Reader’s Guide

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“Reader’s Guide,” New Era, Oct. 2001, 49

Reader’s Guide

Creative ideas for using this issue of the New Era.

Personal Improvement

  • President Gordon B. Hinckley’s message on page 4 tells of the healing power of repentance. Decide on a few areas of your life that could use improvement. If you have serious concerns, make an appointment to speak with your bishop.

  • Read the Idea List on page 37. If you feel you’re not as grateful for your blessings as you could be, choose a few of the activities and put them into practice over the next week.

Leadership Tip

  • One of the best things you can do in your class or quorum is to share your testimony. Read “Everyone Said It” on page 32 for inspiration, and renew your efforts to gain or build your own testimony. Share your thoughts and insights at your next presidency meeting or class meeting.

Family Home Evening

  • Read “My Family, My Friends” (page 20) as a family. Discuss the obstacles you need to overcome in building strong relationships with one another—things like limited time, age differences, and different interests. Plan a few activities the whole family can participate in and enjoy together. Some of the most memorable family activities don’t need to cost money or take a lot of time.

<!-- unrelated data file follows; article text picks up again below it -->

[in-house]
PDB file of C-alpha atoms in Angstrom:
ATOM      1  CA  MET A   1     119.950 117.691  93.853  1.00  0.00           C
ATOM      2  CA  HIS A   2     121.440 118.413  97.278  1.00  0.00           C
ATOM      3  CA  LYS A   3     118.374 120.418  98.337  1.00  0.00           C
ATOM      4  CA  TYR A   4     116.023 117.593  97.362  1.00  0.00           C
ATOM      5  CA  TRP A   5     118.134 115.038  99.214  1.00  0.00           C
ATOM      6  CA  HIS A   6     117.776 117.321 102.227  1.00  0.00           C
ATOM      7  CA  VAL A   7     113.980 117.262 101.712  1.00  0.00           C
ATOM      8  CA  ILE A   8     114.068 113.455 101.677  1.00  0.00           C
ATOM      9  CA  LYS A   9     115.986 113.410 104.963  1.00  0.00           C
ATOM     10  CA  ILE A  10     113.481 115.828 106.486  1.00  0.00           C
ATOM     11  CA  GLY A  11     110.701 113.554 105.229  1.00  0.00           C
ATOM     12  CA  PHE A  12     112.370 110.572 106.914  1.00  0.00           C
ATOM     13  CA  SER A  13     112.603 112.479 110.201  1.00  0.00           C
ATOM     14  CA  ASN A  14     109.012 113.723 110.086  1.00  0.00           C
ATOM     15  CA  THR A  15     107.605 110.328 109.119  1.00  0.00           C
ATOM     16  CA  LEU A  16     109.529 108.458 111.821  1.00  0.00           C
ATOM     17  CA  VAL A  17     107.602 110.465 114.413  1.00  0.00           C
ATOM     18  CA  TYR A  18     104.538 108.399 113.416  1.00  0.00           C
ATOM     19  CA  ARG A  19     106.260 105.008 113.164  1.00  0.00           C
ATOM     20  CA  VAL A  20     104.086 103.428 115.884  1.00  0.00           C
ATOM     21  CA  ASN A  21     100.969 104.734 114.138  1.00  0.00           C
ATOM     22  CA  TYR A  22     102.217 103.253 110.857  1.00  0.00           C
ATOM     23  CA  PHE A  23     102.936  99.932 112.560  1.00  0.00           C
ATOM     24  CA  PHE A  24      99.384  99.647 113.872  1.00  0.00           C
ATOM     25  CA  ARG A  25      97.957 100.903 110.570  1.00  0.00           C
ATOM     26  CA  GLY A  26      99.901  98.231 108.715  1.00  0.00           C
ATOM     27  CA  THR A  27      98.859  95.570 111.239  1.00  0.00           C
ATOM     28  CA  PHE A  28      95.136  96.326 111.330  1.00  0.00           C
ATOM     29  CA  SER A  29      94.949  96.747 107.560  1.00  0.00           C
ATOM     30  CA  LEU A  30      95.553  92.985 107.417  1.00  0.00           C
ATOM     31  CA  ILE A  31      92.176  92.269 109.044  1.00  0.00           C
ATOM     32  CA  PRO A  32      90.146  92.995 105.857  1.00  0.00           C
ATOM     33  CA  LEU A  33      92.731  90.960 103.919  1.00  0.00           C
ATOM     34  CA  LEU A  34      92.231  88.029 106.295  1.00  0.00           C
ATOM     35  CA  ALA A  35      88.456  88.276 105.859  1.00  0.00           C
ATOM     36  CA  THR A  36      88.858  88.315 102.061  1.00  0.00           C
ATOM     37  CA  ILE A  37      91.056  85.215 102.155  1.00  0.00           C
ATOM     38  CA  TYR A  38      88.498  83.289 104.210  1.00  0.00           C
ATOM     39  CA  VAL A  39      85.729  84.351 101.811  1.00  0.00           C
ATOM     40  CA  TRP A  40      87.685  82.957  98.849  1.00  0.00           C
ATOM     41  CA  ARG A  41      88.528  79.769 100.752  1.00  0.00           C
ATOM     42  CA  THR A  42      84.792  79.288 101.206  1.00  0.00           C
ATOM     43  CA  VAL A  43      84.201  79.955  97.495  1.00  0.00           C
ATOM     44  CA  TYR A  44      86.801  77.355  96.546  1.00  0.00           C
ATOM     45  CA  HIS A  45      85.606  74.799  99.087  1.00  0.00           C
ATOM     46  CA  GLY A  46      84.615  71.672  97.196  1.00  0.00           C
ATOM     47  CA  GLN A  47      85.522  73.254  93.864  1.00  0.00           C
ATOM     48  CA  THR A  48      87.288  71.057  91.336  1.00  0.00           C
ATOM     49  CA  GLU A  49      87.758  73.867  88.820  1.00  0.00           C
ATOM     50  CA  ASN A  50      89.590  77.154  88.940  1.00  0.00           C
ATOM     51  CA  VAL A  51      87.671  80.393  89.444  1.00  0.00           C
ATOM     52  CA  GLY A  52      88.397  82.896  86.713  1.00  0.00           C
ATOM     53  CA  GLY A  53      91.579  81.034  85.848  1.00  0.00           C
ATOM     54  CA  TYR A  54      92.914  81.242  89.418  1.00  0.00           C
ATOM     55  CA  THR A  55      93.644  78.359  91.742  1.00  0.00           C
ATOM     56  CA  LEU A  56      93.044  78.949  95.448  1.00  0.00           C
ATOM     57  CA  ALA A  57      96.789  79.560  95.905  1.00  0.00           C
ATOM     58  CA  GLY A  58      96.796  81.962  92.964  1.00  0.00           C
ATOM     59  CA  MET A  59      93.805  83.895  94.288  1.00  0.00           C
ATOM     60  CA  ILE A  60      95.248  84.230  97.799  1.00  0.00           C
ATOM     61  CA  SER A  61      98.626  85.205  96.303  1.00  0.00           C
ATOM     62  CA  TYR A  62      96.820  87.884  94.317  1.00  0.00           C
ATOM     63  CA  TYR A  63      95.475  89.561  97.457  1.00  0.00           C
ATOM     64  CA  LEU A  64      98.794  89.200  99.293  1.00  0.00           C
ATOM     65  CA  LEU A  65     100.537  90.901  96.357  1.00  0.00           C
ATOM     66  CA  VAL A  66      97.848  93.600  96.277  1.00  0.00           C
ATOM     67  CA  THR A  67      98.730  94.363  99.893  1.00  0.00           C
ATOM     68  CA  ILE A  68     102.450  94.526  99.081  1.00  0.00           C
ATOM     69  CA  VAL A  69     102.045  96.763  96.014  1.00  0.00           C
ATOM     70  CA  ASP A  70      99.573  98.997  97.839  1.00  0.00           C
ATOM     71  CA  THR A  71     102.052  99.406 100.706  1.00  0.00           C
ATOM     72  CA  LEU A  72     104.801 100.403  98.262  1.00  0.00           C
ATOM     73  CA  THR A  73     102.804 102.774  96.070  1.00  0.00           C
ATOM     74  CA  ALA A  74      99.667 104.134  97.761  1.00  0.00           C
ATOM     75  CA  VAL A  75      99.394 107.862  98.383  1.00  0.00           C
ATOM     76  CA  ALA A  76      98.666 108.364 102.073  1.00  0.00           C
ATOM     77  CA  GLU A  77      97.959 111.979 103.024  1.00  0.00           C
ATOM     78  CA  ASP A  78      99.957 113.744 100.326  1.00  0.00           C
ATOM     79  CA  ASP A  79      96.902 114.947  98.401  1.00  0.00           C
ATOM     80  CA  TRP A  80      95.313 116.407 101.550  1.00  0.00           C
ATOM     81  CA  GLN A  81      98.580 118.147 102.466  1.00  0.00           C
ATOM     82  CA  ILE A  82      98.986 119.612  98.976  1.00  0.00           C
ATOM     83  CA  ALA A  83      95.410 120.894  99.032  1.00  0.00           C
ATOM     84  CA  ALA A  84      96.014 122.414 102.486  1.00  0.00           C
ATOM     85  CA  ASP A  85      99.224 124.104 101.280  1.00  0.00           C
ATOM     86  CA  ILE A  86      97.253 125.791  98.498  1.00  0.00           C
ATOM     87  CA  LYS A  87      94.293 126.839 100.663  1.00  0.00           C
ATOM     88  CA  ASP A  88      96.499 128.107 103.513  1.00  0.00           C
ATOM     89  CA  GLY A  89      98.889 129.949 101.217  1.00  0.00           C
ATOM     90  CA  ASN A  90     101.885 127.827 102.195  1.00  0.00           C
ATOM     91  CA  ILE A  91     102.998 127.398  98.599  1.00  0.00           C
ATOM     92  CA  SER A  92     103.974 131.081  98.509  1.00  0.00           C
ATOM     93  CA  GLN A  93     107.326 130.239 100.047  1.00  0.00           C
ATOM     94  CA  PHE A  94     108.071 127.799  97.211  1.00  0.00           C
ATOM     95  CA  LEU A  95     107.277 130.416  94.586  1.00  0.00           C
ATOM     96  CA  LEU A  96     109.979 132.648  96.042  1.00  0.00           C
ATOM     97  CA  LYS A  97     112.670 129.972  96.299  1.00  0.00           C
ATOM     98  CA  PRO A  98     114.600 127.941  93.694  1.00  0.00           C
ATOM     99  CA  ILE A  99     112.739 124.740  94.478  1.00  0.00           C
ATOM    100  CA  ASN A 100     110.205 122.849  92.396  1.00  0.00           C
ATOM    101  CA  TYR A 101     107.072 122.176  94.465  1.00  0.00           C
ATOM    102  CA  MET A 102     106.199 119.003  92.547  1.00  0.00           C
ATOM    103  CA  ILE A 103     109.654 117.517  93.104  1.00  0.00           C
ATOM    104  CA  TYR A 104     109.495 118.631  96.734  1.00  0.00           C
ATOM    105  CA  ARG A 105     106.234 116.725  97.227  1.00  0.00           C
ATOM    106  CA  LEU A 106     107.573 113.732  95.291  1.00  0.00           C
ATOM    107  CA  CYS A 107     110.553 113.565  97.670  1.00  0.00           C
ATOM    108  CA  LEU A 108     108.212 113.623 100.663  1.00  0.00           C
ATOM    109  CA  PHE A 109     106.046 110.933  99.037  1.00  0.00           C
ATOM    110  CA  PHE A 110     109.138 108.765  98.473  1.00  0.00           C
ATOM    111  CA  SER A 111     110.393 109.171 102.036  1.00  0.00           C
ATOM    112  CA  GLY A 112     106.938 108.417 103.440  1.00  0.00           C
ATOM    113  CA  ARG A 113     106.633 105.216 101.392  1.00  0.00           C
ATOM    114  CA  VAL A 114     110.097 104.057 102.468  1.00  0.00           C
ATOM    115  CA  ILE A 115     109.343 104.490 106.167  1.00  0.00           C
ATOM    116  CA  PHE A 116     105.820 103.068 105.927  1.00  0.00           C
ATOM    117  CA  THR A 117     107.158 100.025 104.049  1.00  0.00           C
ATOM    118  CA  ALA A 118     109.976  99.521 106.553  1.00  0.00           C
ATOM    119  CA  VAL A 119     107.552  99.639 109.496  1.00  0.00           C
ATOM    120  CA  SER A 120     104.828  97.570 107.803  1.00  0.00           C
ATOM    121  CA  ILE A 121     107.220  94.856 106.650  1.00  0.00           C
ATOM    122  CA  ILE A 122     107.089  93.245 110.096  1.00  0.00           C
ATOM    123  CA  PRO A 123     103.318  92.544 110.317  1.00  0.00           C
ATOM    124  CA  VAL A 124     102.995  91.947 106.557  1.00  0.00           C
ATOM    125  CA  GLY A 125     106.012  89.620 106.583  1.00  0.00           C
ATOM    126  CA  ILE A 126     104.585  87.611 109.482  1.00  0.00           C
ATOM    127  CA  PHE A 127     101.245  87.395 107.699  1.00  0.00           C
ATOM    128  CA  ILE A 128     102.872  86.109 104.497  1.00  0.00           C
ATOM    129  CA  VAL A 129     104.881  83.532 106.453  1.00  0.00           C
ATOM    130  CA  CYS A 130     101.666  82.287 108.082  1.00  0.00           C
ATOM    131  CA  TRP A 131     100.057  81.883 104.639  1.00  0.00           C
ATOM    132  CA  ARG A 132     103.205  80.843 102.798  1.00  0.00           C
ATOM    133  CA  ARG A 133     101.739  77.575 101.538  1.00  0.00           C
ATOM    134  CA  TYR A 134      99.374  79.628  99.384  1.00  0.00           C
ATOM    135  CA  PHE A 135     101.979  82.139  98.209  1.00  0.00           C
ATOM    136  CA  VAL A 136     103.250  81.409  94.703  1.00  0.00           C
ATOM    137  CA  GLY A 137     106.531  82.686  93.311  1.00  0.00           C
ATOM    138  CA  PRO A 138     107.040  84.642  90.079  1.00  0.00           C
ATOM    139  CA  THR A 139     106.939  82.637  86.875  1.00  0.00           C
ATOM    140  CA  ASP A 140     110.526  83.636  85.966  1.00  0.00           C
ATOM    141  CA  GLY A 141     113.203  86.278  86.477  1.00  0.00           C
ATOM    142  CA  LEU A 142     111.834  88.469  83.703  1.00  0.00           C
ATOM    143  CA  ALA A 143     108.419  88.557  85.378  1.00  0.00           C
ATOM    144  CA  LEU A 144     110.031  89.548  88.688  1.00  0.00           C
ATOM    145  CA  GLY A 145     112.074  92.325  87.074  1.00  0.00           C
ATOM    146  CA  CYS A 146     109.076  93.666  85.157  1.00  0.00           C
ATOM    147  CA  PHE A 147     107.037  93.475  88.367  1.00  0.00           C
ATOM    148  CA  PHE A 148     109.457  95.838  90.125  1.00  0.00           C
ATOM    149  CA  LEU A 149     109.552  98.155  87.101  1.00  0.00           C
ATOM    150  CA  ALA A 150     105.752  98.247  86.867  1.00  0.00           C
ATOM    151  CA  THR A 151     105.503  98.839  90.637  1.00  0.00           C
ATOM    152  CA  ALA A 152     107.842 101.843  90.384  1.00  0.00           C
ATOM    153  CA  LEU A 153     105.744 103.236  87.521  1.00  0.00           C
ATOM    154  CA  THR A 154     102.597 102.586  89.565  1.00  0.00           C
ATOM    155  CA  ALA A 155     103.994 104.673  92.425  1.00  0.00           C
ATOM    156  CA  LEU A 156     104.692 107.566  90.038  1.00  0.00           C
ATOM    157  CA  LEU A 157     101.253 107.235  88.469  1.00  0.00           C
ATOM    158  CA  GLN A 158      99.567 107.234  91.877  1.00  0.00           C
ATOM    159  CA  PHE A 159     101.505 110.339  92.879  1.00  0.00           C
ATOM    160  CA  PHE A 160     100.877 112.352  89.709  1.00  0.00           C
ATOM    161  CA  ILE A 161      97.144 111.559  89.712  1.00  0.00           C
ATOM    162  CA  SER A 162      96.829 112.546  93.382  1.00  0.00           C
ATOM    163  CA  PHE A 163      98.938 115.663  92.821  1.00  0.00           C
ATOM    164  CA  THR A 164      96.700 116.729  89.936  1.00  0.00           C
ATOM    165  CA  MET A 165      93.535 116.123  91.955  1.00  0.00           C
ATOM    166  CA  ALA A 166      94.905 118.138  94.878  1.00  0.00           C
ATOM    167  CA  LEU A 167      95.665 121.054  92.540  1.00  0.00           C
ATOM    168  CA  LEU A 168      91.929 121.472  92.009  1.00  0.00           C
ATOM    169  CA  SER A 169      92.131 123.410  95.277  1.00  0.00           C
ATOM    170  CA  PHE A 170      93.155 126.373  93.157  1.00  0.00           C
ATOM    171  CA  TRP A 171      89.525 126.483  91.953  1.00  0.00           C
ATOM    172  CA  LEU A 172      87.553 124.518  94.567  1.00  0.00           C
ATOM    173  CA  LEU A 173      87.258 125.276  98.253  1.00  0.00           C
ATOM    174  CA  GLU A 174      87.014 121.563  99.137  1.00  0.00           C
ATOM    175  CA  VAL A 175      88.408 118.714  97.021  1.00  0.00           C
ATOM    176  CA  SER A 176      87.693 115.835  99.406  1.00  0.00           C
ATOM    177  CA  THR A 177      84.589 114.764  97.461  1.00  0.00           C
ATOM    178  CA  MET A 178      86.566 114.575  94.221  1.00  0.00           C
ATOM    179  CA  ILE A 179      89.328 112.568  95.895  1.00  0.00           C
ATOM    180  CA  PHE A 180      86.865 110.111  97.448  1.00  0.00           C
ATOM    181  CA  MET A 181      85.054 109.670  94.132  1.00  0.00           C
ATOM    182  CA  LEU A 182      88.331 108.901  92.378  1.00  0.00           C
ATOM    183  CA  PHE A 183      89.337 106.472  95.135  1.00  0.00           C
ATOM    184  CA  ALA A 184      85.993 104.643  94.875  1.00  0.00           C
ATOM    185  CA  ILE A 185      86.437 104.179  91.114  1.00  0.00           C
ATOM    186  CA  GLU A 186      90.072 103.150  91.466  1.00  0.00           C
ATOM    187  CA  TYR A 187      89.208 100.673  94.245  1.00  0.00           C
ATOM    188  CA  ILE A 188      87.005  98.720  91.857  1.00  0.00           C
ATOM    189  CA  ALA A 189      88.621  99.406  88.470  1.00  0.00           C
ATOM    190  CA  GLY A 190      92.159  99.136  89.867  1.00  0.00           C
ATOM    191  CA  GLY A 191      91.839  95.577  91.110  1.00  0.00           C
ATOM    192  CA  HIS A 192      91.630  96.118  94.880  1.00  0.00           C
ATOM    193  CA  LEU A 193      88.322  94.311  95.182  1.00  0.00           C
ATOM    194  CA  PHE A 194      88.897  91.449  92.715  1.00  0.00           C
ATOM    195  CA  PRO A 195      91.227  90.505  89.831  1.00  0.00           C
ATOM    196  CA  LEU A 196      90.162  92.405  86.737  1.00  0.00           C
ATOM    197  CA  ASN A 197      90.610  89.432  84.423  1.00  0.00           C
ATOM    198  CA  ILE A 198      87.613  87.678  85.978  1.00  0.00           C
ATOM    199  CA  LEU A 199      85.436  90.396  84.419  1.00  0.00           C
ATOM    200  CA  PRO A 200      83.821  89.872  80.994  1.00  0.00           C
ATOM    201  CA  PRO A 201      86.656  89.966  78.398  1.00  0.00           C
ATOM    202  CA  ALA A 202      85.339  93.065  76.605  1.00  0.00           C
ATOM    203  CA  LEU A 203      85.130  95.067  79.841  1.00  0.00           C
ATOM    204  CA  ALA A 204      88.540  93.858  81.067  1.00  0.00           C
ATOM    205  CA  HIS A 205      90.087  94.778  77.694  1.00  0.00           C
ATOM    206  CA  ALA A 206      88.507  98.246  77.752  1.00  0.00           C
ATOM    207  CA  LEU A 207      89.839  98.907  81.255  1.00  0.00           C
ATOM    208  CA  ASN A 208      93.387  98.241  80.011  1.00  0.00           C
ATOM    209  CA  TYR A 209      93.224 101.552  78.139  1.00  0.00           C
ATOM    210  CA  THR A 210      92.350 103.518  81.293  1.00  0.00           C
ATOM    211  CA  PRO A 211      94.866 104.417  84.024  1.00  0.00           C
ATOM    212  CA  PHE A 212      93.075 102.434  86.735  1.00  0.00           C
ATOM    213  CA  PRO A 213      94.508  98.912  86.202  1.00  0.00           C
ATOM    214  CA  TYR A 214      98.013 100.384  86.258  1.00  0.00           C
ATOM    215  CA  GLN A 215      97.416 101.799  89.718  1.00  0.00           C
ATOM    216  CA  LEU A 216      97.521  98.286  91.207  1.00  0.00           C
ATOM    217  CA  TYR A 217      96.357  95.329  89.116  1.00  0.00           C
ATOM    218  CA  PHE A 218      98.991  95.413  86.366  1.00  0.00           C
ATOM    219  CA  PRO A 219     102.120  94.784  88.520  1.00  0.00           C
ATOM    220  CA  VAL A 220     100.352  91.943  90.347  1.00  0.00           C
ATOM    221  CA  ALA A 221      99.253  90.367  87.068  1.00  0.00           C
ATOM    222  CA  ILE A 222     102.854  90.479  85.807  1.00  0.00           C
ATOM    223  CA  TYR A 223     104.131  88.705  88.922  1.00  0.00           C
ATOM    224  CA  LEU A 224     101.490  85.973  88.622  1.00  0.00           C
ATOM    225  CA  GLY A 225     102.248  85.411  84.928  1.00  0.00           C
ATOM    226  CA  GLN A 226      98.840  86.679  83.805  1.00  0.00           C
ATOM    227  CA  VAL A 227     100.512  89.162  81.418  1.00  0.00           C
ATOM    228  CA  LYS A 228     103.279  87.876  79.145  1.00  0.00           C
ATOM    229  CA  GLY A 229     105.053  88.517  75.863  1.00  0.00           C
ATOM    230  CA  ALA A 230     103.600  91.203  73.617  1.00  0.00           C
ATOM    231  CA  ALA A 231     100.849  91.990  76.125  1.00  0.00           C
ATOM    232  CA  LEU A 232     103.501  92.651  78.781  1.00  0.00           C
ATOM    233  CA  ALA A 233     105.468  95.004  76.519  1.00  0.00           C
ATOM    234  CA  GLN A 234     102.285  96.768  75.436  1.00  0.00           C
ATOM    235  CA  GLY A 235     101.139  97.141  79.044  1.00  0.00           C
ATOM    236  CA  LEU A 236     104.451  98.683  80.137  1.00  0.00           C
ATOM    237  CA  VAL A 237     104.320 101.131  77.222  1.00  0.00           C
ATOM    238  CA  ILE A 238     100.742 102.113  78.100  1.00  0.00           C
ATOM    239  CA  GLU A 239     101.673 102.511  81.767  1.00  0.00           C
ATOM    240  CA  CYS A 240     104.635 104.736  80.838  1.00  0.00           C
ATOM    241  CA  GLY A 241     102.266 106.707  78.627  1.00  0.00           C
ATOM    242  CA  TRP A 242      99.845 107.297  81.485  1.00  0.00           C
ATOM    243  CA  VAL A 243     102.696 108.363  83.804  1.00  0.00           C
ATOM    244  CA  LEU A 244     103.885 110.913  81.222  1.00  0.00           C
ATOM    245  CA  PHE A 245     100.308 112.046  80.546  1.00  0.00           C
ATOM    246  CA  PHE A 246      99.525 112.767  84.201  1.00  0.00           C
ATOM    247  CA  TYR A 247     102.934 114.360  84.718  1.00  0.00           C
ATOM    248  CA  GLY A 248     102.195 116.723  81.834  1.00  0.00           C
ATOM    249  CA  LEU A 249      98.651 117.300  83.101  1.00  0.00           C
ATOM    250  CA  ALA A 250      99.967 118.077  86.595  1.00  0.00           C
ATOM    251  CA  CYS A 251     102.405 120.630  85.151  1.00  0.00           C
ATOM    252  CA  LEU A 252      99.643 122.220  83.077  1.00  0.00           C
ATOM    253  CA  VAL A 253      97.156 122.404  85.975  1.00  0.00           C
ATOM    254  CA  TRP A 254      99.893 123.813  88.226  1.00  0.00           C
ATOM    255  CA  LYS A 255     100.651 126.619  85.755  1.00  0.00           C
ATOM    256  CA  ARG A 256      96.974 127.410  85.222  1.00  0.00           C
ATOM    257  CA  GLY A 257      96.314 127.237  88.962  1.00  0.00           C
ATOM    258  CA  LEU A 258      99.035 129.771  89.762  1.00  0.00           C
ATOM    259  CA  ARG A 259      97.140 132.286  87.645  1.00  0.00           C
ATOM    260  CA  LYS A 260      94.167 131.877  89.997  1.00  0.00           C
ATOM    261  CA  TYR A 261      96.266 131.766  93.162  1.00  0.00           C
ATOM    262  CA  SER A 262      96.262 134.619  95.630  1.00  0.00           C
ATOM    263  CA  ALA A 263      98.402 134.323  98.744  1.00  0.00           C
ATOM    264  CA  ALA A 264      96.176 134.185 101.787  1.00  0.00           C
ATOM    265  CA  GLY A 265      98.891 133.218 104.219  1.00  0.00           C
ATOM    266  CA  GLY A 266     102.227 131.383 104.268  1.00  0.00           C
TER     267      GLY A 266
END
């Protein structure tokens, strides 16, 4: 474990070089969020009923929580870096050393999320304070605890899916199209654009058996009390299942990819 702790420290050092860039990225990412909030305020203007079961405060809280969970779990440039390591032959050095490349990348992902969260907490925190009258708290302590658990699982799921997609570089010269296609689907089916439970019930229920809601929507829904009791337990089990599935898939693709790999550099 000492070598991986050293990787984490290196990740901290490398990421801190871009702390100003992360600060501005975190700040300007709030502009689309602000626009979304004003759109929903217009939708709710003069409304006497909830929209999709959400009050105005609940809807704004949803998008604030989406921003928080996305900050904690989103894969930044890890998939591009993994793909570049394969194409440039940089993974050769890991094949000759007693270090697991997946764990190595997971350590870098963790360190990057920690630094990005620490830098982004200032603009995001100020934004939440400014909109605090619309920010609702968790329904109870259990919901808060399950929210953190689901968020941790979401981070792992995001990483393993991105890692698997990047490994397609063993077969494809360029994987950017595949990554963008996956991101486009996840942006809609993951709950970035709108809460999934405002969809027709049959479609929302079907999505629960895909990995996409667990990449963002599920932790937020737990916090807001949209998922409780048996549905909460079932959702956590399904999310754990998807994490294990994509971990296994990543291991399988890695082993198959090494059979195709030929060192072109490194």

Seminary Devotional

  • Write the words, “Just A Member,” on separate pieces of paper and hang them in the front of the room. Explain that if we live mediocre lives, we will be merely members of the Church.

Rearrange the order of the words so that the phrase now reads, “A Just Member.” Explain that it was a slight adjustment that made a big difference and changed the meaning of the phrase. Point out that we may need to make changes in our lives in order to become more faithful and just members of the Church. Conclude with D&C 51:19.

Young Men and Young Women Activity Idea

  • Amy Valentine is a Church member because she accepted the invitation of a friend to attend church (see “Friend Power” on page 12). Plan a fun evening of games that people would be comfortable inviting their friends to, and ask everyone to invite a friend or neighbor they feel might be receptive to the gospel message. Begin the evening with regular opening exercises and perhaps a brief devotional that introduces some basic gospel principles. Thank your visitors for attending and give them a copy of For the Strength of Youth at the conclusion of the evening.